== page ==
IMR Press / FBS / Volume 14 / Issue 1 / DOI: 10.31083/j.fbs1401006
Open Access Review
TB and COVID-19: An Exploration of the Characteristics and Resulting Complications of Co-infection
Show Less
1 College of Osteopathic Medicine of the Pacific, Western University of Health Sciences, Pomona, CA 91766-1854, USA
*Correspondence: vvenketaraman@westernu.edu (Vishwanath Venketaraman)
Academic Editor: Gustavo Caetano-Anollés
Front. Biosci. (Schol Ed) 2022 , 14(1), 6; https://doi.org/10.31083/j.fbs1401006
Submitted: 26 November 2021 | Revised: 8 February 2022 | Accepted: 8 February 2022 | Published: 1 March 2022
Copyright: © 2022 The Author(s). Published by IMR Press.
This is an open access article under the CC BY 4.0 license.
Abstract

Tuberculosis (TB) and Coronavirus Disease-19 (COVID-19) infection are two respiratory diseases that are of particular concern epidemiologically. Tuberculosis is one of the oldest diseases recorded in the history of mankind dating back thousands of years. It is estimated that approximately one quarter of the world’s population is infected with latent Mycobacterium tuberculosis (LTBI). This contrasts with COVID-19, which emerged in late 2019. Data continues to accumulate and become available on this pathogen, but the long-term side effect of fibrotic damage in COVID-19 patients evokes parallels between this novel coronavirus and its ancient bacterial affiliate. This similarity as well as several others may incite inquiries on whether coinfection of individuals with latent TB and severe acute respiratory syndrome coronavirus 2 (SARS-CoV-2) lead to excessive fibrosis in the lungs and thus the emergence of an active TB infection. While it is well understood how TB leads to structural and immunological lung complications including granuloma formation, fibrosis, and T cell exhaustion, less is known about the disease course when coinfection with SARS-CoV-2 is present. Past and present research demonstrate that IL-10, TNF-α, IFN class I-III, TGF-β, IL-35, and Regulatory T cells (T-regs) are all important contributors of the characteristics of host response to mycobacterium tuberculosis. It has also been noted with current research that IL-10, TNF-α, IFN class I, II, and III, TGF-β, ACE-2, and T-regs are also important contributors to the host response to the SARS-CoV-2 virus in different ways than they are to the TB pathogen. Both pathogens may lead to an unbalanced inflammatory immune response, and together a shared dysregulation of immune response suggests an increased risk of severity and progression of both diseases. We have reviewed 72 different manuscripts between the years 1992 and 2021. The manuscripts pertaining to the SARS-COV-2 virus specifically are from the years 2020 and 2021. Our literature review aims to explore the biomolecular effects of these contributors to pathogenicity of both diseases along with current publications on TB/COVID-19 coinfection, focusing on the pathogenicity of SARS-CoV-2 infection with both latent and active TB, as well as the challenges in treating TB during the COVID-19 pandemic. The compiled material will then aid the latticework foundation of knowledge for future research leading to a hopeful improved system of therapeutic strategies for coinfection.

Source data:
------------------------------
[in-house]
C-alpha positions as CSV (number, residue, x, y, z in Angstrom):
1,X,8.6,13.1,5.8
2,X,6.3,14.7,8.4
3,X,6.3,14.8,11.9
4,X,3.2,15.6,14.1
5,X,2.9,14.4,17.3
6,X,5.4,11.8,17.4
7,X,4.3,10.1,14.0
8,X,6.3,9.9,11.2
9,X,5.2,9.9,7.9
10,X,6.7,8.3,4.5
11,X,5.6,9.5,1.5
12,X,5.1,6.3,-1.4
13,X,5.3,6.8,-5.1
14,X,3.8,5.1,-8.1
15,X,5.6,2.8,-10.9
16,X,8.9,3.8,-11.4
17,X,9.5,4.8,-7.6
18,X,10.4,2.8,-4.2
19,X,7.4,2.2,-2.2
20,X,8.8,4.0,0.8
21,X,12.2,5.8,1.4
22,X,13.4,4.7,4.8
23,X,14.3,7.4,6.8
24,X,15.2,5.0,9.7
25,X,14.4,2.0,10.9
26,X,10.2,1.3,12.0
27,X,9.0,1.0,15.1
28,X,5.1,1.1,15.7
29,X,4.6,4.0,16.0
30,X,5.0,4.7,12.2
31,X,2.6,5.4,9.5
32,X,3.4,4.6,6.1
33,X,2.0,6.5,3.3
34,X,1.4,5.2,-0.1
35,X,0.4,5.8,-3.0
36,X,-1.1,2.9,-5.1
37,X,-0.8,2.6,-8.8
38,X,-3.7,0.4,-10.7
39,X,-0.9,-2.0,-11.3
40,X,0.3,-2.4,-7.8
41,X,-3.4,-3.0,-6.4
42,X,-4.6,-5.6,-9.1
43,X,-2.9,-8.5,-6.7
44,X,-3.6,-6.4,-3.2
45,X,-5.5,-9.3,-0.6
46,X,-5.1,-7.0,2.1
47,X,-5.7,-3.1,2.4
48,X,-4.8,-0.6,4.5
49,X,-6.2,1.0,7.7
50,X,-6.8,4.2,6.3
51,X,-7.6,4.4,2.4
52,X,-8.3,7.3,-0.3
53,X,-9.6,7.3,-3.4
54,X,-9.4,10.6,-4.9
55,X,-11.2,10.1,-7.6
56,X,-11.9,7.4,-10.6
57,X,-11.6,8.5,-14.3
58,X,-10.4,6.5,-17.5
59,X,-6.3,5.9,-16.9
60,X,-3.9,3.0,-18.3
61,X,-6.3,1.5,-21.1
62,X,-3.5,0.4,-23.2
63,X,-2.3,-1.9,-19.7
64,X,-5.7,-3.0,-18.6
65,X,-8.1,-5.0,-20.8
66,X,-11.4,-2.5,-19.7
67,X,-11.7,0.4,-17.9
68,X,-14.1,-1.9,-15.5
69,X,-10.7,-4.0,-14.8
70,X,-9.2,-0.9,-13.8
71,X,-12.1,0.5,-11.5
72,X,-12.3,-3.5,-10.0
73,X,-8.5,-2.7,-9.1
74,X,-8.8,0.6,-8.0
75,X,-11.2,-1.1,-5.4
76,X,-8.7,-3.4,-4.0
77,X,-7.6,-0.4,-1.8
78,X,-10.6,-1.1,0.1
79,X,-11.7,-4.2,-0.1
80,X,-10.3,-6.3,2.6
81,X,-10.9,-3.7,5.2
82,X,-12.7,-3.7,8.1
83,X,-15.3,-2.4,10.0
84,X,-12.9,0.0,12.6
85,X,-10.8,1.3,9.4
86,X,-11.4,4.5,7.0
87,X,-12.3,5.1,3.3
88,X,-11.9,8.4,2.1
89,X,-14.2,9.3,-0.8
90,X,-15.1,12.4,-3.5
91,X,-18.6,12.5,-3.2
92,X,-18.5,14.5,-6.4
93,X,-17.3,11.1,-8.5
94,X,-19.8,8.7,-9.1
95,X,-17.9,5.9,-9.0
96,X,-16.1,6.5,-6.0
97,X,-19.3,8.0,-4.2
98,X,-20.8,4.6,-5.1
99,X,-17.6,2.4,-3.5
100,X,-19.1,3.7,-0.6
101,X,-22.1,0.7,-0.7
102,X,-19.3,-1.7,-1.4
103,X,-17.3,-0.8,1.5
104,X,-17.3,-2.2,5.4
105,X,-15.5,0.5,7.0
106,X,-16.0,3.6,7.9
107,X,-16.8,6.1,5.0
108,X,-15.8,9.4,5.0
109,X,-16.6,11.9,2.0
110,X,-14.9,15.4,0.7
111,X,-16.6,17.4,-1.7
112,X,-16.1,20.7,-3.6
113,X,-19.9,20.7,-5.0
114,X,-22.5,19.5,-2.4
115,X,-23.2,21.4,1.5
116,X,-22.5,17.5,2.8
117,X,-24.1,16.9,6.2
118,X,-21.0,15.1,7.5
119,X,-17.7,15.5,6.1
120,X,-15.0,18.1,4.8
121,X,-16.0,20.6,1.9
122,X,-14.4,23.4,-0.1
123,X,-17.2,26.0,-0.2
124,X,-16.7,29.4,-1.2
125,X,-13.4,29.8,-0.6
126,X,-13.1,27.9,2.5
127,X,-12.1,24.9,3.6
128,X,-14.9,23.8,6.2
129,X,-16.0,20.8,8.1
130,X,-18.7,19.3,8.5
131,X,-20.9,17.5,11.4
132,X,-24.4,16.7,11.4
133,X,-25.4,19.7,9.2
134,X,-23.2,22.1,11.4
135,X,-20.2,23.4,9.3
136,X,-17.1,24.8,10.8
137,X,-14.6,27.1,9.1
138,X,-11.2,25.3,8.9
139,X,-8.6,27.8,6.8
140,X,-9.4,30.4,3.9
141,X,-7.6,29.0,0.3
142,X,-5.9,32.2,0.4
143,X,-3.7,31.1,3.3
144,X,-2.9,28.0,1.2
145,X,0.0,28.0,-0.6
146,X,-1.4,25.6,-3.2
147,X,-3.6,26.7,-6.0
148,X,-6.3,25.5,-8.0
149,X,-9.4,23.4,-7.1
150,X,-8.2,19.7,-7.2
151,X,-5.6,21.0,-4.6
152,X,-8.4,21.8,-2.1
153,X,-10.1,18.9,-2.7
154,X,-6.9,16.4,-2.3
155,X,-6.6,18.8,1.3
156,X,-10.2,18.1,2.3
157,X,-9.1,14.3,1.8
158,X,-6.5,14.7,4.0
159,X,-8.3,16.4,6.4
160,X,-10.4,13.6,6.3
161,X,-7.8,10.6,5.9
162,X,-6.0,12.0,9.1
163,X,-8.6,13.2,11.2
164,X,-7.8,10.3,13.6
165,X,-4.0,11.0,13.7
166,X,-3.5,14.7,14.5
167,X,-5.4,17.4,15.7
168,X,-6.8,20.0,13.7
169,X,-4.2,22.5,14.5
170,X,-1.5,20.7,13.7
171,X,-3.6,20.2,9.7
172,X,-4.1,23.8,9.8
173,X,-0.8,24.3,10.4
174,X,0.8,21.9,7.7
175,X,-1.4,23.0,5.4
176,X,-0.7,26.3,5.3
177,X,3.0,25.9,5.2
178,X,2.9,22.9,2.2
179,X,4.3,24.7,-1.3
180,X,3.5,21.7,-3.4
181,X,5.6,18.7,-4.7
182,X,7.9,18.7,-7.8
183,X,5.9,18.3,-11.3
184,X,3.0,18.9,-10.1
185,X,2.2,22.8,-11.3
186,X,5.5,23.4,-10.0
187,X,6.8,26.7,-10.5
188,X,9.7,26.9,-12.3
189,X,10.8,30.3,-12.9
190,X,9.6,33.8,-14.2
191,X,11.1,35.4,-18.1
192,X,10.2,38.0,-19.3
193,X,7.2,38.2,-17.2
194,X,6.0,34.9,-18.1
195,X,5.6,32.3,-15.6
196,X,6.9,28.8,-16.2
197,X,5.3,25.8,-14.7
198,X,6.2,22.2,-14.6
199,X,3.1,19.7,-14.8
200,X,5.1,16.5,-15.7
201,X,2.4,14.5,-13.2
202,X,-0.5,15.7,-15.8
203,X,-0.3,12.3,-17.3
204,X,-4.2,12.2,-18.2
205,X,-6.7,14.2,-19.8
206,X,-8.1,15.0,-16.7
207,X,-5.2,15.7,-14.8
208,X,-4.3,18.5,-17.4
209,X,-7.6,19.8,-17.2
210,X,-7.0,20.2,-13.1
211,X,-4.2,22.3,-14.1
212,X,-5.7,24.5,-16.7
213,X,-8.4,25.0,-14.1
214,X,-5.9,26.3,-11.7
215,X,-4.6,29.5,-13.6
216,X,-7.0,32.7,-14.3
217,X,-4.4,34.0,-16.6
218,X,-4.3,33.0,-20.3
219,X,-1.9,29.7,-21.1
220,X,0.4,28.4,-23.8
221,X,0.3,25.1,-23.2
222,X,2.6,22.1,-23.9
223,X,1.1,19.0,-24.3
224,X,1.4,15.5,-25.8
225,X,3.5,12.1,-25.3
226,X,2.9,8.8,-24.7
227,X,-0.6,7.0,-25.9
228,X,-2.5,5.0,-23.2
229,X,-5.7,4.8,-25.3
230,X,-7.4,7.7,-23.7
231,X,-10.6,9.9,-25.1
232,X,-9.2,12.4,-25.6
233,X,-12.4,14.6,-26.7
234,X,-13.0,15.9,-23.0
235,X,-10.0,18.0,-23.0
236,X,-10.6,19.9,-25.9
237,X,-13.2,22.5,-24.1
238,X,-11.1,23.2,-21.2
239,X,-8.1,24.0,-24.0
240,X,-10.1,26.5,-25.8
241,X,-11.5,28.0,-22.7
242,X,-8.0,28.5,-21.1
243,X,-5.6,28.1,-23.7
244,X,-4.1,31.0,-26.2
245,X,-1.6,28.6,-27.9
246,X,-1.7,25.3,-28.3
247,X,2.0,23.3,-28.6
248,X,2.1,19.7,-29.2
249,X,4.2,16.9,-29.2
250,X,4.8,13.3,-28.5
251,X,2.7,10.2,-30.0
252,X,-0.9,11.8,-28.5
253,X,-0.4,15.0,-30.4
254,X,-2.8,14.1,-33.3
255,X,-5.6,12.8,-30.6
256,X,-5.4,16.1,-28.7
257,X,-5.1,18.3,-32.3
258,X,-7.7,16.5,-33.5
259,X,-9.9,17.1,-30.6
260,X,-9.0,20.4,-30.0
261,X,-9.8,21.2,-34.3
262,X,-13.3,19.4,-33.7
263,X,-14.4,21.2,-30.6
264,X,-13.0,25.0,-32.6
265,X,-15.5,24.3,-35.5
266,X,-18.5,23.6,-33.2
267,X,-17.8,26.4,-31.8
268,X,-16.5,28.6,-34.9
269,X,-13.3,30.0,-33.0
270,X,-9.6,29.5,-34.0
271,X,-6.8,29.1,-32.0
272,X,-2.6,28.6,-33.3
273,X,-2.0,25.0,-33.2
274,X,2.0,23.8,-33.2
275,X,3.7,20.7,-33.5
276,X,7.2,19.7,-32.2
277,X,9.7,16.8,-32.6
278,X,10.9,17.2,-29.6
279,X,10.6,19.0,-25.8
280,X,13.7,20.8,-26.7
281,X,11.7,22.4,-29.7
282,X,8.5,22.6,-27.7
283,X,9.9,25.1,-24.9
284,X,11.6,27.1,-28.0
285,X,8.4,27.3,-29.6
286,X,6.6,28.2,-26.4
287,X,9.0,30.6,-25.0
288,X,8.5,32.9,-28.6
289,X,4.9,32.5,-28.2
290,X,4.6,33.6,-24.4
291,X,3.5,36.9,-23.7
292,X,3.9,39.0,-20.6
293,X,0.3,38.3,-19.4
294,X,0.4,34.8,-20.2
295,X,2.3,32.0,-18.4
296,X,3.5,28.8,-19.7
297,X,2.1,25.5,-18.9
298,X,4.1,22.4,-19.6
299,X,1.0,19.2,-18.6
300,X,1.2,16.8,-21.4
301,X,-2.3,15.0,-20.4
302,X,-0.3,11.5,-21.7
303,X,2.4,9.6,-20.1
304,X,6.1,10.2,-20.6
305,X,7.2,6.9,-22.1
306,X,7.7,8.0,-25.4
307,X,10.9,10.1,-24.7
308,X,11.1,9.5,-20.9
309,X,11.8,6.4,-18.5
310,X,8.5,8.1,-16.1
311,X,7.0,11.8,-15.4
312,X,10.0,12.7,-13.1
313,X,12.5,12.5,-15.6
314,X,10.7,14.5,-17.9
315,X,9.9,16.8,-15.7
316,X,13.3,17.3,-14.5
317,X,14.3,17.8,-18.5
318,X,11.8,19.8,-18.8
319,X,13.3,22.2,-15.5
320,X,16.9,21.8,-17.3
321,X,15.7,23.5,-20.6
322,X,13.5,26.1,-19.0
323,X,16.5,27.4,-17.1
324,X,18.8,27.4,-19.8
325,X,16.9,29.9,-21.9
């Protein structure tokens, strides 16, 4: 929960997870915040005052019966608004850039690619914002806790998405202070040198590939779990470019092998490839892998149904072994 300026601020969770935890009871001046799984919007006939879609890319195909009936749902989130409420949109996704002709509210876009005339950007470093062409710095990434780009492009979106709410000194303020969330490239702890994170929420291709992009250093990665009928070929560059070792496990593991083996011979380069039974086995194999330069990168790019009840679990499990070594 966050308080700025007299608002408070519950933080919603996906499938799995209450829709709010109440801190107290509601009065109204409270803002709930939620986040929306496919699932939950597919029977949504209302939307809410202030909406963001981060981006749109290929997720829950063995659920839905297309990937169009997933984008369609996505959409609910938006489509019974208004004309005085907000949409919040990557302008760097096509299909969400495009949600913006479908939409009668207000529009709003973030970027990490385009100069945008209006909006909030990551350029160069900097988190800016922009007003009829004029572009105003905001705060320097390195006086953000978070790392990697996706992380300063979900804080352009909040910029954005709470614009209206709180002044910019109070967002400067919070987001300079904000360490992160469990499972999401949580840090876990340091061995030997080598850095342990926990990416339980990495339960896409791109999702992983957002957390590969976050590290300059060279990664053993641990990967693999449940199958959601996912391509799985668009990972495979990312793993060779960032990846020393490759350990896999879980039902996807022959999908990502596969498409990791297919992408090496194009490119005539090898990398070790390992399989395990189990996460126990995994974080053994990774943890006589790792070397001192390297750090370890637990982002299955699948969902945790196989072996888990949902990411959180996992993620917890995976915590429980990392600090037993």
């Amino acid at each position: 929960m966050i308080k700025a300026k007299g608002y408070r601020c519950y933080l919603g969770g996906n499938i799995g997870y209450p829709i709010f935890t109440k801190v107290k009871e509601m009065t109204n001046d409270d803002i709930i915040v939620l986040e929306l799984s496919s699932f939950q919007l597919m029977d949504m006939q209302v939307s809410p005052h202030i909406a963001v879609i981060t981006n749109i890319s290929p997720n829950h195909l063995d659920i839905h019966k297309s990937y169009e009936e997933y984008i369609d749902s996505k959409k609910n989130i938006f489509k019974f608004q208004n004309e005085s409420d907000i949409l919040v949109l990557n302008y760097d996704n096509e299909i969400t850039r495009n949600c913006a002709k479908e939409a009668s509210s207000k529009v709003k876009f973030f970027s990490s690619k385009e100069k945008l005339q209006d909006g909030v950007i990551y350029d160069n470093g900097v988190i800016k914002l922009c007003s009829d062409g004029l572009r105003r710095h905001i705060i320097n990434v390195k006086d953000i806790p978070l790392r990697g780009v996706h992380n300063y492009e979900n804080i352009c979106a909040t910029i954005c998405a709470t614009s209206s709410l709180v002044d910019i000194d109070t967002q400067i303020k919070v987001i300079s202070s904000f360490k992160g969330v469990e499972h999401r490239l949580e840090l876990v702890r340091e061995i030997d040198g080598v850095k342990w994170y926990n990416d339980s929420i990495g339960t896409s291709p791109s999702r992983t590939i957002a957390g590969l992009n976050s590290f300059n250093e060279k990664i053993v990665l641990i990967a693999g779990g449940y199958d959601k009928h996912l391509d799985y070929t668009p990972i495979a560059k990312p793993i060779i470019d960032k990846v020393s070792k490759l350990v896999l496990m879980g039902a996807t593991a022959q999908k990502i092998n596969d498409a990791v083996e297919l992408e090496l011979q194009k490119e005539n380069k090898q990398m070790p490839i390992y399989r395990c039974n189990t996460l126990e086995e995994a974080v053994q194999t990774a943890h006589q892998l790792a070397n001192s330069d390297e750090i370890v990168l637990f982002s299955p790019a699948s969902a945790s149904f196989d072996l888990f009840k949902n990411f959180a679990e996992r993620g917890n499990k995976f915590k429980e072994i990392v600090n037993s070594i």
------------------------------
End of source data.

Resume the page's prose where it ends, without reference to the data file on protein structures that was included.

Keywords